I am on the dark side and loving it!
I'm so on the fence. I think I'm leaning toward the side of saying goodbye to h/j shows as well. The trick for me is trying to figure out WHERE we belong. If anywhere other than my backyard.
Well written original post!! I did not have the guts to start a thread like this in fear of being bashed.
I bid the A-hunter world goodbye in the mid 80's.
I won't get started on the self-entitled trainer and pampered show horses thing.
What happened to Horsemanship? Anohterera said it all............
I haven't shown a rated show since 1997. And that was the Foxhunters Series at indoors.
Did it all as a junior--on the road, Big Eq finals--and loved every moment of it (okay, maybe not chasing my last Medal day-in and day-out back when you had to be blue to qualify...). Won a state eq finals as a young adult and rode all through college. After school, I fell in with a foxhunting crowd and had a blast doing that, while still hitting some local shows.
My mother died the year after I graduated from college, and I used part of my inheritance to buy a fancy young horse, who developed EPM that was career-ending. After that I decided to not spend large chunks of money on horses, and stuck to the cheap ones. Besides, my money was occupied with grad school, then I got married and bought a farm, did more grad school.
I've come to terms with the fact that I do not have the money, time or horseflesh to play in the big leagues. I'm fine with that. I show locally, did my first event in 16 years this summer (and won my division!) and help my trainer put on a local show series. I have a new little OTTB to play with whom I adore, and we'll see where his best strengths lie.
I would much rather have fun at the locals and give back at the grass roots level than just be another adult ammy at the big A shows.
Rated shows - smaller and smaller it appears.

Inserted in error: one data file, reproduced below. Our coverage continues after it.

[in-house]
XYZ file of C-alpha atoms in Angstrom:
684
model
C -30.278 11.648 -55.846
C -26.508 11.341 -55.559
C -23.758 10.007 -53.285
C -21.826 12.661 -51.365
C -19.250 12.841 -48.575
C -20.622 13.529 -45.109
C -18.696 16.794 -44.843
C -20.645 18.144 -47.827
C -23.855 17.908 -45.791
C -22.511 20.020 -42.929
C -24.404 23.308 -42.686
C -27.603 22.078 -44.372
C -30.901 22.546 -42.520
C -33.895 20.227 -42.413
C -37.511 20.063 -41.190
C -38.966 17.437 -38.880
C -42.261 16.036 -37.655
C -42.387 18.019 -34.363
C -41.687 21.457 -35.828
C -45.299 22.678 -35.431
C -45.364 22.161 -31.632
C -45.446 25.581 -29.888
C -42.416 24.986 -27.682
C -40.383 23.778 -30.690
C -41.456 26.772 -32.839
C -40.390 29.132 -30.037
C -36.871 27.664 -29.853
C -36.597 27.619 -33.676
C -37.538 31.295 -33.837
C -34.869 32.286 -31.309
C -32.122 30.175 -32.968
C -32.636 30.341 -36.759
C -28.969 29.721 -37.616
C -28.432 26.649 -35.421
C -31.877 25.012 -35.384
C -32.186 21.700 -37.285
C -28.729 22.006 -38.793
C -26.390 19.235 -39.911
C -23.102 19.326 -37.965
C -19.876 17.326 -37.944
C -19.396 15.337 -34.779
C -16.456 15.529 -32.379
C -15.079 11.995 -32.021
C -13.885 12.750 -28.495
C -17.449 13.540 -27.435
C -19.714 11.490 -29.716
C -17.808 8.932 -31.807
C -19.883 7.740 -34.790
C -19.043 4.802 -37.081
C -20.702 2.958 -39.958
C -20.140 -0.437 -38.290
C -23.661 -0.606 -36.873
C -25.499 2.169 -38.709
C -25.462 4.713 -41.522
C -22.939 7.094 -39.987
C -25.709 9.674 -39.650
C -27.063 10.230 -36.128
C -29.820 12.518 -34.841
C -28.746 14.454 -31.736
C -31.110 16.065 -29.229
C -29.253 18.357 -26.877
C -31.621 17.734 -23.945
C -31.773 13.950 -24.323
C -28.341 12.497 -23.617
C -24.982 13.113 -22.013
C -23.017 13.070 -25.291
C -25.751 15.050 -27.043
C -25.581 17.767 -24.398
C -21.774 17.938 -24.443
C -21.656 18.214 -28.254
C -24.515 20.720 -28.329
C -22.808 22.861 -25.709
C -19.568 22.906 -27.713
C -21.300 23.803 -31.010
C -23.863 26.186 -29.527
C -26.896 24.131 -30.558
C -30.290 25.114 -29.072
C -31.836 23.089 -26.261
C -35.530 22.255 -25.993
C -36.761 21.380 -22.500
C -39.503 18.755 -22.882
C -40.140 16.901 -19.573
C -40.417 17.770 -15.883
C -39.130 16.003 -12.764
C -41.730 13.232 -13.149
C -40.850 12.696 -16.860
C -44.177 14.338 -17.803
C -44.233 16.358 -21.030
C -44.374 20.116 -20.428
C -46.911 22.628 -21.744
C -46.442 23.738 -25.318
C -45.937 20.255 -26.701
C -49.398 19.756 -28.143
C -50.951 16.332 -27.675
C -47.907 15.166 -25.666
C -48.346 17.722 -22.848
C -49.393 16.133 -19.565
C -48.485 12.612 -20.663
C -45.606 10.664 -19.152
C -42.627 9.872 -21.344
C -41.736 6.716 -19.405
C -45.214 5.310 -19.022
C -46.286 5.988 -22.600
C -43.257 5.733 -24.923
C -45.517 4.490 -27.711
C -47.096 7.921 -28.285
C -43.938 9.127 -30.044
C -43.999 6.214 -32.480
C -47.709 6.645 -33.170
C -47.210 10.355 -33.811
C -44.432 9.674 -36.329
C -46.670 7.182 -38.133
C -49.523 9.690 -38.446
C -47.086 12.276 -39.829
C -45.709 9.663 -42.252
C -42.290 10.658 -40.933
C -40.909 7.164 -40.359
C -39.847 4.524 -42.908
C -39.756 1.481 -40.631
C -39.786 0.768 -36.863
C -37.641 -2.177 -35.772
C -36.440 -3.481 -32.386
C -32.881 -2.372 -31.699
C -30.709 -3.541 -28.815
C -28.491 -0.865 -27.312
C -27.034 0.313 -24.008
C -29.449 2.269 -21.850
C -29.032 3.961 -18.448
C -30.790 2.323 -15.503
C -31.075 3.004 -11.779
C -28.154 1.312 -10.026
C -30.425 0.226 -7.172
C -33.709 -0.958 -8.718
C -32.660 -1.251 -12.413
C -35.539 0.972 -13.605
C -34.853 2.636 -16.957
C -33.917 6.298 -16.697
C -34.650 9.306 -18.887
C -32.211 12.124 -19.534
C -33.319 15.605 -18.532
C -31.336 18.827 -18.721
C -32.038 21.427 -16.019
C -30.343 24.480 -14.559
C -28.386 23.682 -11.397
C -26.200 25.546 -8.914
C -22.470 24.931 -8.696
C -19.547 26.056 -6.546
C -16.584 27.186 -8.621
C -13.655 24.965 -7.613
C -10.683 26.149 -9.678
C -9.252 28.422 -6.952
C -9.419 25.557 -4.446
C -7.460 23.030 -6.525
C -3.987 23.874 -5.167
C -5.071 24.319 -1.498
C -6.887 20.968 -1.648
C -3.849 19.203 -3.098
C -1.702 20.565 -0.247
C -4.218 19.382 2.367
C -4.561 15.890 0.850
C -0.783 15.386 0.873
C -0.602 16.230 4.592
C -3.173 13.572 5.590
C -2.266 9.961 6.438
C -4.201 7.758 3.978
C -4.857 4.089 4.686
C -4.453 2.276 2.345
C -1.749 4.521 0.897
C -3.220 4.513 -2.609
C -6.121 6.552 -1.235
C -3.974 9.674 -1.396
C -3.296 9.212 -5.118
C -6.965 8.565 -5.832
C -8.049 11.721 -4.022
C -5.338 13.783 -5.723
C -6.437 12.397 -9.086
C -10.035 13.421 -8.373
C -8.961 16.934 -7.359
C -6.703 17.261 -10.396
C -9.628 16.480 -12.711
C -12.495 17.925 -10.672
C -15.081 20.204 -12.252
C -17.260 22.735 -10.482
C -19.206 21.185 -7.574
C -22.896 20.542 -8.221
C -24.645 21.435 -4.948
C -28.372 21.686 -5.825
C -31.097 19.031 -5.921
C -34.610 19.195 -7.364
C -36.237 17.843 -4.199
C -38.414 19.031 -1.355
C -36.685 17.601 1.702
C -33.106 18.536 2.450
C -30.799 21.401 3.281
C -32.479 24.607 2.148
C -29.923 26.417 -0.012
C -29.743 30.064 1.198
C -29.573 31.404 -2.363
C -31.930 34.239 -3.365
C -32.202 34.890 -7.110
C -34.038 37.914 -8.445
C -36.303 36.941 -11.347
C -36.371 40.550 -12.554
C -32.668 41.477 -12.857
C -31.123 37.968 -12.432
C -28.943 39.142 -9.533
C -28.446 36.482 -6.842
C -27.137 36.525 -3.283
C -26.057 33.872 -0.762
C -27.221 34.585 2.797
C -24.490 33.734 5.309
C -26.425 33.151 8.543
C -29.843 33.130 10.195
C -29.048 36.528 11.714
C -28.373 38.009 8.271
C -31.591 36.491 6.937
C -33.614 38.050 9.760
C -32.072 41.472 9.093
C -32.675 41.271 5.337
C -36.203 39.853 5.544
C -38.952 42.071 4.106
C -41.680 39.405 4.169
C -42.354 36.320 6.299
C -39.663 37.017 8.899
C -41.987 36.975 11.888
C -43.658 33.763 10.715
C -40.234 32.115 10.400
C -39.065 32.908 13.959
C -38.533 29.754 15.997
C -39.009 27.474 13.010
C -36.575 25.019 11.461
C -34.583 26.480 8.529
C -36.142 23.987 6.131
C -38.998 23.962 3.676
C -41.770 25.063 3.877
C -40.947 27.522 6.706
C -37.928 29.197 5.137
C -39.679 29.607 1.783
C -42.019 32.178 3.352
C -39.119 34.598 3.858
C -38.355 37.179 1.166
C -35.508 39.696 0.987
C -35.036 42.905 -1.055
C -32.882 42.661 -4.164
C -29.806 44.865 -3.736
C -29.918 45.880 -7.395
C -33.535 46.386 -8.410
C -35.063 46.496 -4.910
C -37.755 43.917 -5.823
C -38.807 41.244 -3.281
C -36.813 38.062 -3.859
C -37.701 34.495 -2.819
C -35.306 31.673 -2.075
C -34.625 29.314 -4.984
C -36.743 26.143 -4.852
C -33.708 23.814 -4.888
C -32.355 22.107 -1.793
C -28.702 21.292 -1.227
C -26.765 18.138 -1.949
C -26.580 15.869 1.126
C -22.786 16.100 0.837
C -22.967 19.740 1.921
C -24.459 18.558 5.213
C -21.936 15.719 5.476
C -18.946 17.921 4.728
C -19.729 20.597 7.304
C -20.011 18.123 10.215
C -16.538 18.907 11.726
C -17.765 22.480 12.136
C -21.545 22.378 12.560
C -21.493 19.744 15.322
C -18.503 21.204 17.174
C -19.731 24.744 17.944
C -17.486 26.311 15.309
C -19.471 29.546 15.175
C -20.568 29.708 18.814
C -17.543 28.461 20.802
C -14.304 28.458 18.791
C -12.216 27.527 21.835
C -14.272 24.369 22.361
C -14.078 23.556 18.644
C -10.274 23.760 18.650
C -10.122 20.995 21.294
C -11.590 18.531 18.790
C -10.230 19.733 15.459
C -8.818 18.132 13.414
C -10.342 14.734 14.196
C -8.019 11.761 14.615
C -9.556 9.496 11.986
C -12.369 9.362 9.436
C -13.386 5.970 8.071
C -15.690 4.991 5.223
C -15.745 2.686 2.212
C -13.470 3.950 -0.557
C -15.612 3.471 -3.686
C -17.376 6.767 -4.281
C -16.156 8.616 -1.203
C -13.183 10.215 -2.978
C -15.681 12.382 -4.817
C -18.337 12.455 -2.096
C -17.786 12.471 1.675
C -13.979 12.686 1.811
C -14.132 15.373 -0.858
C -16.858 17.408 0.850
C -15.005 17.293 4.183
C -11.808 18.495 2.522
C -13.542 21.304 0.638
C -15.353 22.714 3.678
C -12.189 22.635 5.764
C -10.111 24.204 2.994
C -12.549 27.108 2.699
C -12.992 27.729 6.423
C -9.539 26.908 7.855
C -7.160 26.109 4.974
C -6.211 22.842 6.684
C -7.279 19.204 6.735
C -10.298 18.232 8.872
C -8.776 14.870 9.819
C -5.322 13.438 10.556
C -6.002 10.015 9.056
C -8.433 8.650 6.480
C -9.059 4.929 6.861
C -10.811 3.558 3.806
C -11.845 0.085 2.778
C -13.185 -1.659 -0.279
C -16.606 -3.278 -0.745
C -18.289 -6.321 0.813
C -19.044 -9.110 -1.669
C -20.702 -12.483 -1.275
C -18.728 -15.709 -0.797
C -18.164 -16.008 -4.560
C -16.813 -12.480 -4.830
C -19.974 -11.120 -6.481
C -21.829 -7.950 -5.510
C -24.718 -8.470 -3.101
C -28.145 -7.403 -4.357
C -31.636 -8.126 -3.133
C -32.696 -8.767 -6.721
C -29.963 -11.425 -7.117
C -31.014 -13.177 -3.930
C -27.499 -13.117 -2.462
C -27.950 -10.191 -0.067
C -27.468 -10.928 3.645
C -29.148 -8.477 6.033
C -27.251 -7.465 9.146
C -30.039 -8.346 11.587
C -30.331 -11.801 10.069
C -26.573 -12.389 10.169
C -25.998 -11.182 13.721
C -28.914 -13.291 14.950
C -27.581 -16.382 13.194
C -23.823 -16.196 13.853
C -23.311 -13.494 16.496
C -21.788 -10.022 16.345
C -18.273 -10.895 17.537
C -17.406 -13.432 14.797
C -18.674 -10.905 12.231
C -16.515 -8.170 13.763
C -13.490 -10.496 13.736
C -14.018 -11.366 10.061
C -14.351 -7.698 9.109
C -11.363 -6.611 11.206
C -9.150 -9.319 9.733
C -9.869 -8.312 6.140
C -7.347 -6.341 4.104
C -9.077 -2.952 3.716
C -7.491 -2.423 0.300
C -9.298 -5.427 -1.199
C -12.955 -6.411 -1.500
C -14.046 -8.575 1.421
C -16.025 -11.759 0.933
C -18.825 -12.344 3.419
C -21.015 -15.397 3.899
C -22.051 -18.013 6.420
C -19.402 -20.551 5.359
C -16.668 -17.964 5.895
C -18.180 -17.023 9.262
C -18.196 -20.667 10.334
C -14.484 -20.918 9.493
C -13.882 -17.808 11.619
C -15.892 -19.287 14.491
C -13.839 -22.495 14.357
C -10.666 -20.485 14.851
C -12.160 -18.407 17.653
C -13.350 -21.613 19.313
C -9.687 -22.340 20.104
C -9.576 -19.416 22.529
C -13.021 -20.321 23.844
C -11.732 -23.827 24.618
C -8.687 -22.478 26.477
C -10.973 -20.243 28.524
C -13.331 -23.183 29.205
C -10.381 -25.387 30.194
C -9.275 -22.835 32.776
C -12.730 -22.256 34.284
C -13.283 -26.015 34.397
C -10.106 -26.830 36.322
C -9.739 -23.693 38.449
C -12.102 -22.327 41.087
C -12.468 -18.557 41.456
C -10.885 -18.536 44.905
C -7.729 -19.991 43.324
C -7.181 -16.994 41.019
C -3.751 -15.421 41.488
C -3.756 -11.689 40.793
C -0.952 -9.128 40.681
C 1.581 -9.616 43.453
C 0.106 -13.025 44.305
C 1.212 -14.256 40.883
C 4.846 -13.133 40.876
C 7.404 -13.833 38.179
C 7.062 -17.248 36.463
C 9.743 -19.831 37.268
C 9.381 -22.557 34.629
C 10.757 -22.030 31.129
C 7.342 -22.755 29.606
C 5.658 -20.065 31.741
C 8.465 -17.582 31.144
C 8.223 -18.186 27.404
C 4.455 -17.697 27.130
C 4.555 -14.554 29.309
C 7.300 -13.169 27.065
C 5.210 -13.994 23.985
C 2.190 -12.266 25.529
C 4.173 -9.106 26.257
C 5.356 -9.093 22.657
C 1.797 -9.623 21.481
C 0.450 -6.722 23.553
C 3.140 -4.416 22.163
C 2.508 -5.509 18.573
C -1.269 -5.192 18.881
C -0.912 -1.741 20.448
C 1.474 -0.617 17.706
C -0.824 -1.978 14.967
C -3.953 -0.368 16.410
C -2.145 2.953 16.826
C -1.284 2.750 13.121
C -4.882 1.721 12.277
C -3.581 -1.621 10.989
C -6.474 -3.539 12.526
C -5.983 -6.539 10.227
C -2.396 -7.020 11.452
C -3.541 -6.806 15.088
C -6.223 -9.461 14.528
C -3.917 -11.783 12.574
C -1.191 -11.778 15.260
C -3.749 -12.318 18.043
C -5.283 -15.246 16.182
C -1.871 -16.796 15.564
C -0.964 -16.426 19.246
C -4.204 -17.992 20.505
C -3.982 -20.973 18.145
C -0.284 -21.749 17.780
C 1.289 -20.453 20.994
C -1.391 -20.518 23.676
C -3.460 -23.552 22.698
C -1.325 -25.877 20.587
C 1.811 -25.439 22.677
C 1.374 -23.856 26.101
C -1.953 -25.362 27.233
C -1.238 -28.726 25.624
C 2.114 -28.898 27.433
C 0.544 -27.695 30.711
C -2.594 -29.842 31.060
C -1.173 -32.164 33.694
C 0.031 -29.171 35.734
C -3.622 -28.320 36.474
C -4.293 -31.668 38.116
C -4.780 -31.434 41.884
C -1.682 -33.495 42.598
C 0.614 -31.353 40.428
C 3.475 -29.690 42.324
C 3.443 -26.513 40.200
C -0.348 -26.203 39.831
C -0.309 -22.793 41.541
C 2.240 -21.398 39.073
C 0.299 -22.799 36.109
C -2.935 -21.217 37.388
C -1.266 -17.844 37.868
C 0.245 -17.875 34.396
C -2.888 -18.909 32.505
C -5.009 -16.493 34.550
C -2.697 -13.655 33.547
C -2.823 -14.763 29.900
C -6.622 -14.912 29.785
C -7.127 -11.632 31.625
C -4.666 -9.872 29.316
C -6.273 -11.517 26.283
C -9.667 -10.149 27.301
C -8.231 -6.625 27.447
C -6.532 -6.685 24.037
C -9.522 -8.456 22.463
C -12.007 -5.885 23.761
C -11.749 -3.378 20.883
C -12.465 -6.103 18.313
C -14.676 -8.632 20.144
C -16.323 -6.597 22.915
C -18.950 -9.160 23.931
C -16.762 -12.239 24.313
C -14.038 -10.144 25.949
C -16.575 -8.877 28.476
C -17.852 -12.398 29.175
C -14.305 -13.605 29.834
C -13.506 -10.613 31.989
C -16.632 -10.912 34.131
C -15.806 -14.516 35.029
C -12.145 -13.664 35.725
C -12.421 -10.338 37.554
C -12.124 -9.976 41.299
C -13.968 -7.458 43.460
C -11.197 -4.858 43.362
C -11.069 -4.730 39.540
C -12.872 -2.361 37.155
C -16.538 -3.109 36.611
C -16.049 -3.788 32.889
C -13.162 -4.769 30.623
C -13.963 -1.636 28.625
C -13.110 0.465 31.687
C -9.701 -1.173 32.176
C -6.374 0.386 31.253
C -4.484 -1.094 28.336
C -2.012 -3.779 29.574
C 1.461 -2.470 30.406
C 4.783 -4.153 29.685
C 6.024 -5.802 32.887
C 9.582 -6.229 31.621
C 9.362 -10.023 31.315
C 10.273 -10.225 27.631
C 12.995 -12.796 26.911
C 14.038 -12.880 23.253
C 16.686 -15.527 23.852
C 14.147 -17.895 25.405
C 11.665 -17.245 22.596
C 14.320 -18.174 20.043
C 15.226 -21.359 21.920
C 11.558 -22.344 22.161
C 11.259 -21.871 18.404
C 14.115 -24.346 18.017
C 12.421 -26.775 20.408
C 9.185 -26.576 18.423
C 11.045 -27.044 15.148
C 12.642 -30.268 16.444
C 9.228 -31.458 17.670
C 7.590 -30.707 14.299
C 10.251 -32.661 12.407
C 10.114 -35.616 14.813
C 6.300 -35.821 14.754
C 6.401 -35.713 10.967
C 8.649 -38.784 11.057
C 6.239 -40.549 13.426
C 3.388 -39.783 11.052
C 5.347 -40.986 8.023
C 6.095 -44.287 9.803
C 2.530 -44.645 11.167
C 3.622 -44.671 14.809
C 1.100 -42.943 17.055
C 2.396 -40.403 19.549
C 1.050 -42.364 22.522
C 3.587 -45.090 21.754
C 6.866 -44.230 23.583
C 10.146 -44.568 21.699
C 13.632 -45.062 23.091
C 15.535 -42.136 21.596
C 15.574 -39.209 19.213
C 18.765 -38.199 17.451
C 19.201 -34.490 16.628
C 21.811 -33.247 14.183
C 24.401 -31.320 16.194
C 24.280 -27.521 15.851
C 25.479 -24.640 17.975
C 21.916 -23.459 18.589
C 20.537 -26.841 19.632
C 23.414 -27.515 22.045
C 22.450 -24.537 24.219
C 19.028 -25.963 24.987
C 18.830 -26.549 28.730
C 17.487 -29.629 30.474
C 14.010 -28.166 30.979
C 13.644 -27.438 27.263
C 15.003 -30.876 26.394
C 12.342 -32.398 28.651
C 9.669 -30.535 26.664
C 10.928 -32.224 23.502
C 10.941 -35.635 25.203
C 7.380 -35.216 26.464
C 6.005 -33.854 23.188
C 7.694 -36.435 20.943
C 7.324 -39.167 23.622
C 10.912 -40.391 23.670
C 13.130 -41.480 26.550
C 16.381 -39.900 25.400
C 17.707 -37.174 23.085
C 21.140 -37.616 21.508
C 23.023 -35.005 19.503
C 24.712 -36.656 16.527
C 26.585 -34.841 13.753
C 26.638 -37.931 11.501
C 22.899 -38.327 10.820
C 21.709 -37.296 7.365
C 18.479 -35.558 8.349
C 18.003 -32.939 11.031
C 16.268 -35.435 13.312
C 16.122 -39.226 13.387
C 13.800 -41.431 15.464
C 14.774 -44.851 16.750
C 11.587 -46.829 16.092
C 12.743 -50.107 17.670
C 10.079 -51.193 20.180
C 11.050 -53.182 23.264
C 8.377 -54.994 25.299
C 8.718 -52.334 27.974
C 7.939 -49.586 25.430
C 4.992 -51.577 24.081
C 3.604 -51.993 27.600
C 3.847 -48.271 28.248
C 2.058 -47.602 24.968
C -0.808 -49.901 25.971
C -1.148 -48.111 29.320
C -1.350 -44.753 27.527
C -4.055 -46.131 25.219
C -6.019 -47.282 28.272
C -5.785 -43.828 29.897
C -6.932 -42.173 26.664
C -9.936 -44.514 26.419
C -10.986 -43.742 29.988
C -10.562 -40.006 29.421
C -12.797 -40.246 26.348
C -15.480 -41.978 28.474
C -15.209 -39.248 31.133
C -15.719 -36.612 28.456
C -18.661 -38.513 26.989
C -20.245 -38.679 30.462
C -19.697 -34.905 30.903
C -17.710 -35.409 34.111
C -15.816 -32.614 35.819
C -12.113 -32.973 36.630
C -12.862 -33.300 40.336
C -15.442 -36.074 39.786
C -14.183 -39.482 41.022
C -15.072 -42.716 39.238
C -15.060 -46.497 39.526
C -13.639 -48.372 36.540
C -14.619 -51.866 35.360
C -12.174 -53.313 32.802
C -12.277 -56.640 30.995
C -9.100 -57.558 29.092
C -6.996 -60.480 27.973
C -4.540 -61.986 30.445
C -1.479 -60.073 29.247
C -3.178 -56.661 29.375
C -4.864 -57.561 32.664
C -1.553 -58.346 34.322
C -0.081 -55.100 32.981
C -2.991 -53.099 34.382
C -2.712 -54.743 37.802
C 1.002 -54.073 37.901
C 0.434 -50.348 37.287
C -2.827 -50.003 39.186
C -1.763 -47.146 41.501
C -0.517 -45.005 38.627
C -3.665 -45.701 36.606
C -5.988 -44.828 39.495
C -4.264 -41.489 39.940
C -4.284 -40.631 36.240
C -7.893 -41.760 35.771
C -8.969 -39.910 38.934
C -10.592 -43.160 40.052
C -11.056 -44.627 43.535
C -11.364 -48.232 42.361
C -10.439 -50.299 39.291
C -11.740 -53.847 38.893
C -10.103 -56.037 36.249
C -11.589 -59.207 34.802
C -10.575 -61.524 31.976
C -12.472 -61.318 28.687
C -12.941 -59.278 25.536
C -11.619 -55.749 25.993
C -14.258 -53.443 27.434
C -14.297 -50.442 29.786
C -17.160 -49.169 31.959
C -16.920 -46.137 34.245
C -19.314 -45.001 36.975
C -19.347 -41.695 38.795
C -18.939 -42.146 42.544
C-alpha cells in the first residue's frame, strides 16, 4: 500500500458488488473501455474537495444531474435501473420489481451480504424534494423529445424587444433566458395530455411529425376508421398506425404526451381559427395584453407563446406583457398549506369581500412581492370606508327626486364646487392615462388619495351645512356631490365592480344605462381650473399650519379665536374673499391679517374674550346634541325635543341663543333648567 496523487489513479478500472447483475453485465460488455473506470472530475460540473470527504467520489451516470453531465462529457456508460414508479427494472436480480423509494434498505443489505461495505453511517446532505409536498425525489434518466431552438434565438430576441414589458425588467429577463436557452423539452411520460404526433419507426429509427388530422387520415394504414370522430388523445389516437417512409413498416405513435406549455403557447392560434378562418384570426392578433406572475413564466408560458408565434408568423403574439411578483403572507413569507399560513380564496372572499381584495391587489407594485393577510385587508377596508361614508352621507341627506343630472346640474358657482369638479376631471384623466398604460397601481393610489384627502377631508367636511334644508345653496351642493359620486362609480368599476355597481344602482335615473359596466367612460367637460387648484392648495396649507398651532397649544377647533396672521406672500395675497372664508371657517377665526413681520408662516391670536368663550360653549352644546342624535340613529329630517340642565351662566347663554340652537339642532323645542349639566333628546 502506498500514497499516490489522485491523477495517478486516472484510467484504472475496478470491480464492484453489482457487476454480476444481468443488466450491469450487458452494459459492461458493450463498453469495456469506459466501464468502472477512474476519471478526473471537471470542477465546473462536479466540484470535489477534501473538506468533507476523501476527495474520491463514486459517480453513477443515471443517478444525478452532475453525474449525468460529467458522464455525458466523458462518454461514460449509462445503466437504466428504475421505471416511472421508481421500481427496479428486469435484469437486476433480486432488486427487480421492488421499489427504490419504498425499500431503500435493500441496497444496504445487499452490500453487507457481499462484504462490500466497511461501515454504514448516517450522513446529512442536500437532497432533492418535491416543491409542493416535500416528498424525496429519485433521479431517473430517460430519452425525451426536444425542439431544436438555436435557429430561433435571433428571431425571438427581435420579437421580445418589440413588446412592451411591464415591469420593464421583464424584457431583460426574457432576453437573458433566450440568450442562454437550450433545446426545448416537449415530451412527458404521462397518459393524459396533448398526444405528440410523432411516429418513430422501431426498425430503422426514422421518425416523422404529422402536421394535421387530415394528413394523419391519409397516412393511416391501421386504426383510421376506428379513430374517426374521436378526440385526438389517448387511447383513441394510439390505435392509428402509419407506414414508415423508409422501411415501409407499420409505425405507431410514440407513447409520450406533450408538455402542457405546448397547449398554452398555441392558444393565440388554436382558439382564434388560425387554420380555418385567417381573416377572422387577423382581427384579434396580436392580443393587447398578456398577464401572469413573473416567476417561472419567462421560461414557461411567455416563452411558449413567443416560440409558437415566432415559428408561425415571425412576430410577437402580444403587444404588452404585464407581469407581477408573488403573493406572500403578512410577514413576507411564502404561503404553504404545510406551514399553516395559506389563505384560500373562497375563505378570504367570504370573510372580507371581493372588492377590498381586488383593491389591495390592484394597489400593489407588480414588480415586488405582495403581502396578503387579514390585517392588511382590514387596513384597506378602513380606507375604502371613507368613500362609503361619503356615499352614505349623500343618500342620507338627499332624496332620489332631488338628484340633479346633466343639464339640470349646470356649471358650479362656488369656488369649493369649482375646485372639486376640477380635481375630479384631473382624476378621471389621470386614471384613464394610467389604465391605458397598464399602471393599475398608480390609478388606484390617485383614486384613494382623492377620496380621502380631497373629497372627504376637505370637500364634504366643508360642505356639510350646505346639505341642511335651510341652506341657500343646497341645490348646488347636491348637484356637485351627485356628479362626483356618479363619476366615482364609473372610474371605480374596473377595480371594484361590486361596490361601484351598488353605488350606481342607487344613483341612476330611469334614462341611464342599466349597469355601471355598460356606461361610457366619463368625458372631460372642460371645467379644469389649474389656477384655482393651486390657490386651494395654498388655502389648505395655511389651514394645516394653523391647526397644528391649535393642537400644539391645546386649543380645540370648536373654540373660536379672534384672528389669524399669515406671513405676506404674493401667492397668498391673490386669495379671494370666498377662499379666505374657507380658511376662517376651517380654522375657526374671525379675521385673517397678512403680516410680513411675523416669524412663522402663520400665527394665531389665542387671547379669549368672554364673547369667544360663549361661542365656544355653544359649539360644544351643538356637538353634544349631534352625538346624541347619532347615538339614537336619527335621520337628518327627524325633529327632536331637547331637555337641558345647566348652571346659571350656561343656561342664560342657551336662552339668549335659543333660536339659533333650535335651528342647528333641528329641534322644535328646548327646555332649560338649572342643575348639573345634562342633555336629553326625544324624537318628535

It is unfortunate the previous progression from C, to B, to finally A shows is gone. Learning and moving up the ranks seems now non-existent. Having goals and working toward them in a logical sequence, as all sports must have, is gone.
So, unless fundamental changes happen, we will have a vast majority of folks enjoying themselves at unrated local shows, clinics or just taking lessons. Whatever floats their boat! :)
The A shows will be a select few, competing against a select few, and I do mean few. A quick check of the biggest yearly A show in this area revealed that over 95% of the classes had 9 or fewer competitors, with most classes having around 5. No chance for any real growth for the sport, and the longer it continues, the smaller they will become.
Sad, as I really enjoy watching a great hunter round.
Aren't they on FEI rules Prelim and up, Janet? Not sure how that works. They certainly use fewer drugs. No full "sharps" buckets at the events I've attended.
Yep, I' done too.
I'm kicking my horse onto pasture board and accepting that I'm middle class and can't afford to play in the big leagues. Heck, I'm lucky I can even afford my horse at all, and am tired of working 2 or 3 jobs to chase a dream that will never be in my financial reality.
We are going to ride for fun. I don't need to spend 3k to get a $0.25 ribbon just to feel validated anymore, and I'm going to ignore the people who tell me she's too nice of a horse to just putter around on.